Coasting and slip streaming
- by Anand Mohan
- Sep 10, 2014
- Views : 49861
Drag or wind resistance is the main cause of high fuel consumption. Learn how to save fuel by driving behind a larger vehicle and using your vehicle's inertia to move ahead without using fuel
There is one good way to improve fuel efficiency and one dangerous method – the first is coasting and the other is slip-streaming. Let’s take a look at coasting first.
When you aren’t accelerating and the kinetic energy developed already by the car is taking you forward, it’s called coasting. Coasting dissipates energy to counter drag and rolling resistance by dropping speed in the process. It can be used smartly instead of braking at times. When you can see a red light from a distance or slow moving traffic in front of you, and you know that you will have to brake to stop as you near it, ease off the accelerator and let the car come to a halt by shedding speed on its own.
What’s important is to stay in gear when you are coasting. When you slot the car in neutral, the engine RPMs reduce to idling speed and this is the most ideal setting to get best fuel economy out of your car but it also can put you in a dangerous position when you need to react by accelerating. It is best to coast in a high gear when the engine revolutions are low are high speeds.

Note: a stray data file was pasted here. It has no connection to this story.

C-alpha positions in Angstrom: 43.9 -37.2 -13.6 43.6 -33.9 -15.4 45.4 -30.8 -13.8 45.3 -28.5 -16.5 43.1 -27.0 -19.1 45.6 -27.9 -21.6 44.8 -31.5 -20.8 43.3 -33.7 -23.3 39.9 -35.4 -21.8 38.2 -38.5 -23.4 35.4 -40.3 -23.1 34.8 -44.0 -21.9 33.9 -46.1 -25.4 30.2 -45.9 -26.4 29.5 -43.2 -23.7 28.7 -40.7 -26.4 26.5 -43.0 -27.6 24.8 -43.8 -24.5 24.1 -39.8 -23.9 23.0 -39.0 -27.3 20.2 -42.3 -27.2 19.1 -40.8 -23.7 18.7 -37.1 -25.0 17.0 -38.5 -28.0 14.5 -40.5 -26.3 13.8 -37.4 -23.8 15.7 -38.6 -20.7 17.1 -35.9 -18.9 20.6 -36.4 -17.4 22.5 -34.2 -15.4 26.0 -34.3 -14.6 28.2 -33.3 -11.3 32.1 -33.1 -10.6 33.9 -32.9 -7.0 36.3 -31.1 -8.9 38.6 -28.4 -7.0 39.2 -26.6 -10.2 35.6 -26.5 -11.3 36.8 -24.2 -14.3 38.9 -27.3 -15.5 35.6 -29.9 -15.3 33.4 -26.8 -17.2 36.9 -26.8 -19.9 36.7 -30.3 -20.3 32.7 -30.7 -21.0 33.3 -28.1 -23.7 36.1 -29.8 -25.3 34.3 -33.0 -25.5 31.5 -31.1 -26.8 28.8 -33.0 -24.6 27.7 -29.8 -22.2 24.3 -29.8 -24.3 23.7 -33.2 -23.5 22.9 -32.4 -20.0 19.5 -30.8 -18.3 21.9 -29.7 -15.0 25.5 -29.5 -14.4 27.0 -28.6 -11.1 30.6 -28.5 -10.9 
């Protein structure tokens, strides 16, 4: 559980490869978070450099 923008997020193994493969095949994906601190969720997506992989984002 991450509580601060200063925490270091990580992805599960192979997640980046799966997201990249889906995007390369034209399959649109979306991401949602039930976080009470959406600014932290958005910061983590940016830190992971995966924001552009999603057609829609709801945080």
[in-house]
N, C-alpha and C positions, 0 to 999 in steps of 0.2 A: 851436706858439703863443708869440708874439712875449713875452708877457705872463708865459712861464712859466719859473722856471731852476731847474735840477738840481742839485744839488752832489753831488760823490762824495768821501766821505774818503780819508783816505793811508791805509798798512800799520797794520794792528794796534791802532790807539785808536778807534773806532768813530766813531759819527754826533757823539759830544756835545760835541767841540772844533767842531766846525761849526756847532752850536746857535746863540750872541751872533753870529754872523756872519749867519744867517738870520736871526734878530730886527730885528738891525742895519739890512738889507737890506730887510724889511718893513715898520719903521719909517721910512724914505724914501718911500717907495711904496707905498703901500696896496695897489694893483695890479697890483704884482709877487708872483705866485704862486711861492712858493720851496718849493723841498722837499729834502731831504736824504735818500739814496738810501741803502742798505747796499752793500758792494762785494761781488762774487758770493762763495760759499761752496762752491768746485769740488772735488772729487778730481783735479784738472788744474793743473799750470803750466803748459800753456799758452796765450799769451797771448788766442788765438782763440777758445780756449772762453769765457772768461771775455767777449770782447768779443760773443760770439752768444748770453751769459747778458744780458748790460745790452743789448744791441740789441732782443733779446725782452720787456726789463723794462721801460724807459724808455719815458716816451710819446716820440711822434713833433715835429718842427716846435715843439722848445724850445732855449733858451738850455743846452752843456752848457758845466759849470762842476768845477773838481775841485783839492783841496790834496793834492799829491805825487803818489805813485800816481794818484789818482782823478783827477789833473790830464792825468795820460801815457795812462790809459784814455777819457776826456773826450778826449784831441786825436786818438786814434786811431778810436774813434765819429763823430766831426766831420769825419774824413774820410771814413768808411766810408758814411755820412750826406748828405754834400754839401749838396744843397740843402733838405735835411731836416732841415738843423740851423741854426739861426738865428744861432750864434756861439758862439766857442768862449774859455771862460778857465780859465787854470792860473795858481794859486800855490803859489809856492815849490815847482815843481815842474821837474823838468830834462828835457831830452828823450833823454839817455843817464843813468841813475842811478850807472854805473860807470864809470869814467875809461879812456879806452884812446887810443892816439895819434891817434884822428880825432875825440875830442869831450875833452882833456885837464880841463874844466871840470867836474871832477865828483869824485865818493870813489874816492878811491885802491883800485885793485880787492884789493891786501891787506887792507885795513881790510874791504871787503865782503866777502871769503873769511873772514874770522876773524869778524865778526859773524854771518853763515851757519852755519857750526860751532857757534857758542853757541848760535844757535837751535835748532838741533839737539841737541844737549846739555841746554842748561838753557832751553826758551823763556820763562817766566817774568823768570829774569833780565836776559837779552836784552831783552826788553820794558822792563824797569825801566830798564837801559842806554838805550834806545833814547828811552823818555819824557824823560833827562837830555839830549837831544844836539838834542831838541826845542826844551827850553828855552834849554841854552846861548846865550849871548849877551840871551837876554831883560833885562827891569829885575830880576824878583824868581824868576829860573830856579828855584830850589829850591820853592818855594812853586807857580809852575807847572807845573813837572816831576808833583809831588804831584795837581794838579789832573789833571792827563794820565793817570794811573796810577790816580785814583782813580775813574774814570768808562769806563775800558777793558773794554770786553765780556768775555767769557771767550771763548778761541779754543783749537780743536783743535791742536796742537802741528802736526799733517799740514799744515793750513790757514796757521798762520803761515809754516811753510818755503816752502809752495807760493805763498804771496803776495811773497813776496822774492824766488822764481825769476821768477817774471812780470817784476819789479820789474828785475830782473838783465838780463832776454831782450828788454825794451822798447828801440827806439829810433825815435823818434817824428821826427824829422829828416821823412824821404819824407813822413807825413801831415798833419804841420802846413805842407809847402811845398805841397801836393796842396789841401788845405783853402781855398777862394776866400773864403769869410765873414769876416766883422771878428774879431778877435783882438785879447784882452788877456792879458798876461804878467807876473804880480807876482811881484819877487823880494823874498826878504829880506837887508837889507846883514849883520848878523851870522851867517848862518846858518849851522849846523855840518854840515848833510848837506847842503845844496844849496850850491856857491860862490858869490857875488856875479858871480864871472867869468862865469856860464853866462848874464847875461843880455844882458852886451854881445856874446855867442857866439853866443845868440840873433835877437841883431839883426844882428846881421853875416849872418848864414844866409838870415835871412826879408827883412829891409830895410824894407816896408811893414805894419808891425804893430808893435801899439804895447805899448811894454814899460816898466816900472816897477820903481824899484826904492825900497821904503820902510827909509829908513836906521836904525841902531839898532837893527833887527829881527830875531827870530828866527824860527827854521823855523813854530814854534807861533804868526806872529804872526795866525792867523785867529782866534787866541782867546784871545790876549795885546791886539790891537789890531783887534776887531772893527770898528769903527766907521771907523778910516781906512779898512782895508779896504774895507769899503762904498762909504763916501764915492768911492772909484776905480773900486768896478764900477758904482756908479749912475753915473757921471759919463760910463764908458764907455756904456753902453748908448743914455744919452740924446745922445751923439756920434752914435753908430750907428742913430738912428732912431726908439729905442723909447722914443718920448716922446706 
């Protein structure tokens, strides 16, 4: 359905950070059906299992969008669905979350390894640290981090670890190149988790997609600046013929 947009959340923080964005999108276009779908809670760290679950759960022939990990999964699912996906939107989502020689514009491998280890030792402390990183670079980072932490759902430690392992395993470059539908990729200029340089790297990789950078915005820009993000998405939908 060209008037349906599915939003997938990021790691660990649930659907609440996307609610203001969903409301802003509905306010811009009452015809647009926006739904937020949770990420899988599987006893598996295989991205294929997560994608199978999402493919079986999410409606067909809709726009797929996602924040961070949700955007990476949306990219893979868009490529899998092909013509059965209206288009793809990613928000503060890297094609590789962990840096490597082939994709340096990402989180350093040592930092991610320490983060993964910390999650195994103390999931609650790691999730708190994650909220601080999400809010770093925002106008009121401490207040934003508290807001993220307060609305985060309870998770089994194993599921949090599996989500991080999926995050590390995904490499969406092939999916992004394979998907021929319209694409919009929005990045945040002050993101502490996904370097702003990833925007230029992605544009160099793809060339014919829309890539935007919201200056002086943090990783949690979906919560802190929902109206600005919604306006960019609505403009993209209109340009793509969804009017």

Another method of coasting is coast and burn or the other way around. You accelerate to gain momentum and use the energy generated to coast till you lose a bit of speed. This is a common technique used by cabs in India to eke out fuel at the least possible rate.
Be an attentive driver by not just reacting to what the vehicles do in front but by anticipating what the vehicle will do. This requires concentration and getting into a rhythm. When you are not dissipating energy often and regenerating it again, your fuel efficiency is improving so start spotting openings in traffic before you come closer to the vehicle in front of you and carry your momentum into the gaps as you overtake.
Slipstreaming is driving behind a vehicle that is as large as or larger than yours. What the vehicle in front of you does is creates an air pocket behind itself. When you are close enough, you are passing through less resistant air and so consuming lesser fuel. The closer you stick to the vehicle in front of you, more the efficiency. First and foremost, this isn’t a method we recommend. Slipstreaming can get dangerous if you react late to the moments of the vehicle in front of you. If you are really committed to it, then spot a large tractor trailer or bus that creates a large enough wind tunnel behind it. In such a case, you can keep your braking distance intact and enjoy the benefits of slipstreaming.
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